That he says is correct for the country as is the case for individual companies.
Currently the country only invests 0.43 percent of GDP in Research and Development.
Even by African standards that is too low to make desirable impacts.
South Africa, considered a premier performer by African standards invests 0.76 percent.
That too pales in comparison to economic giants of South East Asia that invest between 4 and 5 percent of their GDP in Research and Development related initiatives.
“This [R&D investments] is not rocket science. It can be done. But it cannot come by chance. There has to be clear policy on it. Government argues with me on the matter. But at least we agree that it is the way to go if we are to truly transform the nation and country.”
To achieve its vision, BIUST has deliberately chosen to emphasise practical part of pedagogy as opposed to theory.
“The idea is that when students leave the university, they are not going to look for jobs but rather look for problems to solve. That is a big difference,” says Totolo.
To achieve that BIUST has opted to engage industry and carve a close relationship with such established industrial power houses like Debswana, Morupule, BTC and other engineering related blue chips.
This relationship with the industry has allowed BIUST to get lengthy internship periods for their students to learn practical work experience.
Allowing students to interact with industry nourishes in them a creative and intuitive zeal of producing something in the end.
It also allows them to appreciate the real life problems faced by their people and more crucially to come up with initiatives to solve those problems beyond the academic halls.
The time that students spend in the industry is equivalent to three credit courses.
This means that no BIUST student would get a qualification unless they spend such long time attached to an industry.
Research is yet another area that the university emphasises.
Through research students are expected to be globally competitive.
This is achieved by imbuing students with instincts to venture into research already that finally have practical and demonstrable relevance and impacts on the citizens and on the economy.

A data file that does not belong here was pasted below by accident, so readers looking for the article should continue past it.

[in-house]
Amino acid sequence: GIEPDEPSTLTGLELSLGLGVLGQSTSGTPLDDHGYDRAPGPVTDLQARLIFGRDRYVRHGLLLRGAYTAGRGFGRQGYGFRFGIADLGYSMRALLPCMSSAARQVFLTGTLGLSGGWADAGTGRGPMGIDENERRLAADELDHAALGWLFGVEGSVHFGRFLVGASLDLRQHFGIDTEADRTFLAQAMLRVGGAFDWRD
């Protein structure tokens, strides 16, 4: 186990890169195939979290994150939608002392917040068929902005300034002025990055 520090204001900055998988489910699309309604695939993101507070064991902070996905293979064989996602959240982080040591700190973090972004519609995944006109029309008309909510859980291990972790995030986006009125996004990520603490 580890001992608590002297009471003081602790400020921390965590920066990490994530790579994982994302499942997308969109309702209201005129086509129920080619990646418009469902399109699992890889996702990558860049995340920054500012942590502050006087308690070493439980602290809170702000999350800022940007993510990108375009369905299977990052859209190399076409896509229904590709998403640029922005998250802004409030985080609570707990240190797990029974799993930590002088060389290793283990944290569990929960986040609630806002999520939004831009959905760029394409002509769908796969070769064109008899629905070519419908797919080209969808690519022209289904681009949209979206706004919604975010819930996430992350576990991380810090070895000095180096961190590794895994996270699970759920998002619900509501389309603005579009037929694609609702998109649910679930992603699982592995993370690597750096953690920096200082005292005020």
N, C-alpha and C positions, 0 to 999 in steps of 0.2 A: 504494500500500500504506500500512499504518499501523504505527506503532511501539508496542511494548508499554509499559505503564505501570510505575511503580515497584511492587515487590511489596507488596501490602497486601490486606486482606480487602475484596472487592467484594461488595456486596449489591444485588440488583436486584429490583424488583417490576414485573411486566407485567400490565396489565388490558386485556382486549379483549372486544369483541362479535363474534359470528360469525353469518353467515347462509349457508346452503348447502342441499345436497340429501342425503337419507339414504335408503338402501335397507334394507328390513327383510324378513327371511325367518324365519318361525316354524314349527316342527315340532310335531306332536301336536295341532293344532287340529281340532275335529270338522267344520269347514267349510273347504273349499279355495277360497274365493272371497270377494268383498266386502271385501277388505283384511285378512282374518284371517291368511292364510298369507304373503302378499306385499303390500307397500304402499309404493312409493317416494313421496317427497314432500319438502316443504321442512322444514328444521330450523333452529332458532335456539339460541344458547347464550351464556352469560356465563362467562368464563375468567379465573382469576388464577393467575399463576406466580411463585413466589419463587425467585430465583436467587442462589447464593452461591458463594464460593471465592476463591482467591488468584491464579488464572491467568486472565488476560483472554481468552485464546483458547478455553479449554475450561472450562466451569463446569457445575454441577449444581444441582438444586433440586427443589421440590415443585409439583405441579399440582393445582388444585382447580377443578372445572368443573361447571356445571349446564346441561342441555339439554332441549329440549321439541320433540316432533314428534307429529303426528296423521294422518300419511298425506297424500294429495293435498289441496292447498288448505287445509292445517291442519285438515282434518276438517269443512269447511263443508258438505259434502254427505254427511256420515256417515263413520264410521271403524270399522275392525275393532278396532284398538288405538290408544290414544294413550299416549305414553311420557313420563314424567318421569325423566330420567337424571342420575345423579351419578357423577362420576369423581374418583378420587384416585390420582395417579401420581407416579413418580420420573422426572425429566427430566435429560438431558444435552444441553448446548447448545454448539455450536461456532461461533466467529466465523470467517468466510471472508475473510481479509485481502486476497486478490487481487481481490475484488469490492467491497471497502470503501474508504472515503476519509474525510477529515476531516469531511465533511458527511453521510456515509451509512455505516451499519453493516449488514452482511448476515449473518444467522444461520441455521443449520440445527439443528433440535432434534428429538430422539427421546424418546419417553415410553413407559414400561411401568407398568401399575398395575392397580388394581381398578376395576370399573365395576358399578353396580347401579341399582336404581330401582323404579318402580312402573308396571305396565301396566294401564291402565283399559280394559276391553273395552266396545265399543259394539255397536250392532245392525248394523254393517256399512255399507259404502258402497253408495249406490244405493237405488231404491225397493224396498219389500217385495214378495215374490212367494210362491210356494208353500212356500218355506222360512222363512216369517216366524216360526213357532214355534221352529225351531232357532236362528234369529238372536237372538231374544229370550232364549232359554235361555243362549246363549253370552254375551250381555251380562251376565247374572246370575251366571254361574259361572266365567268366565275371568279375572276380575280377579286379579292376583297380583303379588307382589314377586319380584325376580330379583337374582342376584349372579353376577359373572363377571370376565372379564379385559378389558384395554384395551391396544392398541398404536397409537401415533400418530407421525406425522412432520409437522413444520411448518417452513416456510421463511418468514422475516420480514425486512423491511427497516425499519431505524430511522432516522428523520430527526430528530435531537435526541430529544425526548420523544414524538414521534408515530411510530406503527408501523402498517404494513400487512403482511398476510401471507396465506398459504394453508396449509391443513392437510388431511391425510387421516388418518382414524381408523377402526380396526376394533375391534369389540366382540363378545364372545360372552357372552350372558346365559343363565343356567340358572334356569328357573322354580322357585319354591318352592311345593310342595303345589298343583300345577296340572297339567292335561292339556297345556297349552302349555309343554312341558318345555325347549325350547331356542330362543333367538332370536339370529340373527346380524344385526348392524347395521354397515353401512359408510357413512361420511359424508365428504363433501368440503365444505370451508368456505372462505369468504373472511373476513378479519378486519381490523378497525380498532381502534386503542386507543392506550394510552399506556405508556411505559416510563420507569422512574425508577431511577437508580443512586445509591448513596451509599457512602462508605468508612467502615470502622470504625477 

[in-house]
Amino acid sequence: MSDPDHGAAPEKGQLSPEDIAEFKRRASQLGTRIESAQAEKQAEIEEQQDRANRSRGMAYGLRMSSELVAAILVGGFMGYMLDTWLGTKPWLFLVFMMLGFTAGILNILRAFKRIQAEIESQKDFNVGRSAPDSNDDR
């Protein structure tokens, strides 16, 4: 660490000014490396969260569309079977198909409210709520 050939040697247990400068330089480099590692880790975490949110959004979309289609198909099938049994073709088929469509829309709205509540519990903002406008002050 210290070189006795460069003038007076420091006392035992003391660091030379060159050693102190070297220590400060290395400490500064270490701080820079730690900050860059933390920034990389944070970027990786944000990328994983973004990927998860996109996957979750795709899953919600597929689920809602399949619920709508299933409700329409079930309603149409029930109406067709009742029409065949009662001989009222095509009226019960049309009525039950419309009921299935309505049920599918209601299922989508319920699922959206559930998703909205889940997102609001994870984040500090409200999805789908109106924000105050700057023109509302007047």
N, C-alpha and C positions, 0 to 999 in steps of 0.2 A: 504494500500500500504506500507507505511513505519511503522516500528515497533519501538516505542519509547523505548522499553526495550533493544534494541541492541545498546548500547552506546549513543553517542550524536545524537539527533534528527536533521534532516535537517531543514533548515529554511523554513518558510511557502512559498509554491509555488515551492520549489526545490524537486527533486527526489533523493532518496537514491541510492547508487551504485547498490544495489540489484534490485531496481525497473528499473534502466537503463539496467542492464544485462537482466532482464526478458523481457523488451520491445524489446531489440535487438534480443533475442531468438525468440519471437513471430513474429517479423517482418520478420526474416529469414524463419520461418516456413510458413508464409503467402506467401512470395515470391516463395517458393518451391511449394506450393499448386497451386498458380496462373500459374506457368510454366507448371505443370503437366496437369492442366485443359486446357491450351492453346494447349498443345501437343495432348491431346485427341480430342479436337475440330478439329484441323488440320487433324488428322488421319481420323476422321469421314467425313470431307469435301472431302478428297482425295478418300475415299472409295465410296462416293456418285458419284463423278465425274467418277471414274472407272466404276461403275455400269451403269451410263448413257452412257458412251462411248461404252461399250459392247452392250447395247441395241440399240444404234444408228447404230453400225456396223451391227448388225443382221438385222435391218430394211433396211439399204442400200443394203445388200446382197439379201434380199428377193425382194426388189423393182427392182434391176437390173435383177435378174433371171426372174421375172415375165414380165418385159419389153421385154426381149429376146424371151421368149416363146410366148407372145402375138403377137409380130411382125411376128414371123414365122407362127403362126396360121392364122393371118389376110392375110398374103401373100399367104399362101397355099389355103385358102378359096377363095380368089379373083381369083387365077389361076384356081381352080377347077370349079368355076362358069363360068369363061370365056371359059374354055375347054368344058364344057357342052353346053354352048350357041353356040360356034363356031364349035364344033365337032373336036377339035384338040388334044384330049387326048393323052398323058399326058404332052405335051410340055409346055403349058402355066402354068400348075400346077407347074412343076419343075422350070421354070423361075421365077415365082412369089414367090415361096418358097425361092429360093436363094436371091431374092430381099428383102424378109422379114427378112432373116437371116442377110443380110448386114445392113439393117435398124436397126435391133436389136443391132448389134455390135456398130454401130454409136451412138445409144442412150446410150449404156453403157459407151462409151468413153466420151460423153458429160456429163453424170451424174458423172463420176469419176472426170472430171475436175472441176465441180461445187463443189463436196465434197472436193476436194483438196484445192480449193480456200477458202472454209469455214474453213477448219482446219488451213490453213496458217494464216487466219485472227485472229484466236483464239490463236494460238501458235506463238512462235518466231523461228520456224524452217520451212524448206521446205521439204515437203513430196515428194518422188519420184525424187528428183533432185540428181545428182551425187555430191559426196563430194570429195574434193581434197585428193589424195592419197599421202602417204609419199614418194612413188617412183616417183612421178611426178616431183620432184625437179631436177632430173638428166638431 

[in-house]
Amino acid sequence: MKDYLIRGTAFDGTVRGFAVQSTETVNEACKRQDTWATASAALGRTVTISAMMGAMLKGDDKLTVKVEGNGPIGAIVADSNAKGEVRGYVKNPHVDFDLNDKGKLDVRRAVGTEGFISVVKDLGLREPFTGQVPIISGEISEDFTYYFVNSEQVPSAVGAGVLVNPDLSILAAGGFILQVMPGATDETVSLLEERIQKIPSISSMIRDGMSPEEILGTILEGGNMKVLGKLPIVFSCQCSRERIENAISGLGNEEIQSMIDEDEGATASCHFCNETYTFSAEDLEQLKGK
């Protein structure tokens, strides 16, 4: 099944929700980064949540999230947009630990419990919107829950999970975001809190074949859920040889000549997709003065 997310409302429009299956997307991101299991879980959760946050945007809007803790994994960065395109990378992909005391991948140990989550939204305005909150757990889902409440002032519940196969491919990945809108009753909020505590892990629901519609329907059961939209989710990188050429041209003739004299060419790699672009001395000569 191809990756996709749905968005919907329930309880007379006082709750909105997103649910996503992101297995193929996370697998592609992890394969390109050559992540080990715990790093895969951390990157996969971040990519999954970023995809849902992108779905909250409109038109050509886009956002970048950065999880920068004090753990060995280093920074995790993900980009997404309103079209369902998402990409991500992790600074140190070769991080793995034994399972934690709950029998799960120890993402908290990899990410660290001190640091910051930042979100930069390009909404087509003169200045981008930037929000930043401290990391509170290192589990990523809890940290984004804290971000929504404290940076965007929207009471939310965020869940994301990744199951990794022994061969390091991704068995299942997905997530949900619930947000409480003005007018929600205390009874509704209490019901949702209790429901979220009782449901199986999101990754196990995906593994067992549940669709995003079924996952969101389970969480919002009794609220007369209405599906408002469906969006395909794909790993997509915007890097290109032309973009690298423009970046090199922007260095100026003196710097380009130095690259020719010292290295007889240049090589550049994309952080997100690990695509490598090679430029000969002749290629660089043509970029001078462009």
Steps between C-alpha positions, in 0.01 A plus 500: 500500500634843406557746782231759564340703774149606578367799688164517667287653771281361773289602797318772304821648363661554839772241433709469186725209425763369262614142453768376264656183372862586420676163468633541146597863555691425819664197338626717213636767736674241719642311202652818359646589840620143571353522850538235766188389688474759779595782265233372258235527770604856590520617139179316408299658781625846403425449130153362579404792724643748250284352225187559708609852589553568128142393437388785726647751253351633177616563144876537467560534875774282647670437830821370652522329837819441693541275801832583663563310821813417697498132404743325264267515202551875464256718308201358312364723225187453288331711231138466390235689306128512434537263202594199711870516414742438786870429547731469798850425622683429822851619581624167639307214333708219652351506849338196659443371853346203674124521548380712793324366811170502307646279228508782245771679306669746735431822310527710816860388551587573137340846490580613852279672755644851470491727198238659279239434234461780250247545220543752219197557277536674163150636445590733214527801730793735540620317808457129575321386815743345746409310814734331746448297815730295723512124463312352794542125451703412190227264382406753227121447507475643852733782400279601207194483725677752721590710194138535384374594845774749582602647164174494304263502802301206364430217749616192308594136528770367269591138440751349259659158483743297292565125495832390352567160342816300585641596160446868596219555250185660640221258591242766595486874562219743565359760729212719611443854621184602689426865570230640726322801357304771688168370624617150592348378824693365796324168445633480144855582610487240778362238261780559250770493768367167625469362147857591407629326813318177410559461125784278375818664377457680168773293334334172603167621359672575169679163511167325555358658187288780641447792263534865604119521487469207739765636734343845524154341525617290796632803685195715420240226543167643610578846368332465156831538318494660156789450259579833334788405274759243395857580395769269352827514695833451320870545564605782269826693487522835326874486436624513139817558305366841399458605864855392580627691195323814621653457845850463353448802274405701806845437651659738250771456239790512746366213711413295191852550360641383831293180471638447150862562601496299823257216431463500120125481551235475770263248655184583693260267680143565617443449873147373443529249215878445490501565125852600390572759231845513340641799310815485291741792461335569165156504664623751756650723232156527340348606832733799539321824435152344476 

“And here we have taken a decision to start where we are before we go out. Our engineering students are already constructing bridges across Lotsane River. They are doing water reticulation for Dikabeya village. These projects were chosen because as we live in this area we have seen what challenges the people in the area are facing,” says Professor Totolo.
Realising the growing influence that BIUST is having in the area, Government has instructed Professor Totolo to invest time and resources in ensuring that primary schools in and around Palapye achieve school results that are above national average in a space of time set.
“It is an assignment that we take seriously as BIUST. This is because it part of our vision that research should not just end in the books and laboratories. Research should ultimately become projects that are life changing. Our view is that research is only important if it enhances people’s lives. In that regard we encourage both students and academia to work closely with community to understand people’s needs.”
Professor Totolo says Buist has already reached beyond the borders of the country for partnerships with other reputable universities and institutions.
These include aviation related Memorandum of Understanding with the Ethiopian aeroplane manufacturing industry.
Such industry relationships, he says will along the line help in bringing to our shores industries that produces products that currently the country purchases at high costs.